In this recipe she introduces her readers to white whole-wheat flour. I commend her for this as I've been touting the benefits of white whole-wheat flour for years. In fact, it's the only wheat flour I use for baking or cooking. But her recipe still uses 1 1/2 sticks of butter, 1 3/4 cups of sugar, 4 large eggs, 1 cup of full fat buttermilk and another few tablespoons of honey. The goodness of the whole grain flour pretty much gets cancelled out with the rest of the recipe.

Martha's Lemon-Yogurt Cupcakes
These cupcakes also benefit from the white whole-wheat flour and once again she avoids food coloring by using fresh raspberries but she weighs the recipe down with 3/4 cups of granulated sugar, 2 whole cups of confectioner's sugar and a CUP of butter. This recipe is starting to rival one of Paula Deen's!

Healthy doesn't always mean Healthy
So be careful when some big name chef or celebrity says the word "healthy." Everyone wants to believe that making a tiny change to a recipe that is full of saturated fat and sugar makes it OK.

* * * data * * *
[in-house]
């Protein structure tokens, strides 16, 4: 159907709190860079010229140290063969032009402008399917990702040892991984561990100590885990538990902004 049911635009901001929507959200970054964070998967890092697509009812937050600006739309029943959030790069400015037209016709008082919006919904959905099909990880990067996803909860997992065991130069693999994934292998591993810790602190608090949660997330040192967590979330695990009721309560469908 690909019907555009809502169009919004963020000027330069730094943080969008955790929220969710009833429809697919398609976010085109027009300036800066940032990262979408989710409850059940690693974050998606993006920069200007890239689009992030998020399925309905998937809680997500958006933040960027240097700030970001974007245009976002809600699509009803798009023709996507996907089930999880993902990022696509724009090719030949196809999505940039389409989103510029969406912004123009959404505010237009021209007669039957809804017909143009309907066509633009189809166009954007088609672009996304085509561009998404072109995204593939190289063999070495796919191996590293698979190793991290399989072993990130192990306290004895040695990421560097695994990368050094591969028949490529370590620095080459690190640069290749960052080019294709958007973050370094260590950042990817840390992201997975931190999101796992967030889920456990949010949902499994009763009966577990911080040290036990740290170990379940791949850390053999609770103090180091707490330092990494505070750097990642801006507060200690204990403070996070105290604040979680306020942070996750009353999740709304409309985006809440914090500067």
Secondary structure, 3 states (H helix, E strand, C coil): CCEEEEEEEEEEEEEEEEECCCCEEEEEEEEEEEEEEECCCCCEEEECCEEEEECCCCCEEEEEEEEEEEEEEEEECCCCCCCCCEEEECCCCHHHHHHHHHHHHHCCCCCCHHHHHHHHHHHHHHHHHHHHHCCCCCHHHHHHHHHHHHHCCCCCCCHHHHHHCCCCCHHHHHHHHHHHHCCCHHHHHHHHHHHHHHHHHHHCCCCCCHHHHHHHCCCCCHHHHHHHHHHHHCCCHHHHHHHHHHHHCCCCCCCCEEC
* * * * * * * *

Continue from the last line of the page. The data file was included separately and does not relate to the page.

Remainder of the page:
But these are good tips. White whole-wheat flour is much better than all-purpose processed white flour. And berries are better than food coloring. But why stop there? You can do other things to improve your baked goods.
Things like:
* Using flax eggs instead of eggs
* Substituting a good bit of the sugar with stevia
* Substituting half or more of the oil with applesauce

For recipes and tips on healthy baking, download my eBook, Health Begins in the Kitchen. I think I'll send a copy to Martha.

Tuesday, August 12, 2014

Baked Falafels With Lemon Tahini Sauce
On A Salad Or In A Pita
An Excellent Source Of Protein

Falafel sandwiches in pita bread make a great lunch!

Follow Foods For Long Life on Facebook and Pinterest.
My eBook, Health Begins in the Kitchen,
is available on Amazon and iTunes.

Garbanzo Beans as a Protein Source
I love garbanzos. Besides being a versatile bean that can be used in many different dishes, they contain an excellent source of complete protein which means they provide all the essential amino acids in the proper proportions. They are also an excellent source of dietary fiber, folate, and manganese.

Baked Falafel
I love a good falafel but most of them served in restaurants are fried. This recipe uses a small amount of oil and bakes them in the oven. Stuff a few of them in pita bread with chopped lettuce, cucumber, avocado and tomato. Top with some lemon-tahini sauce and you have a great lunch. Or for a lighter gluten-free meal, serve baked falafels on top of salad tossed with lemon-tahini sauce.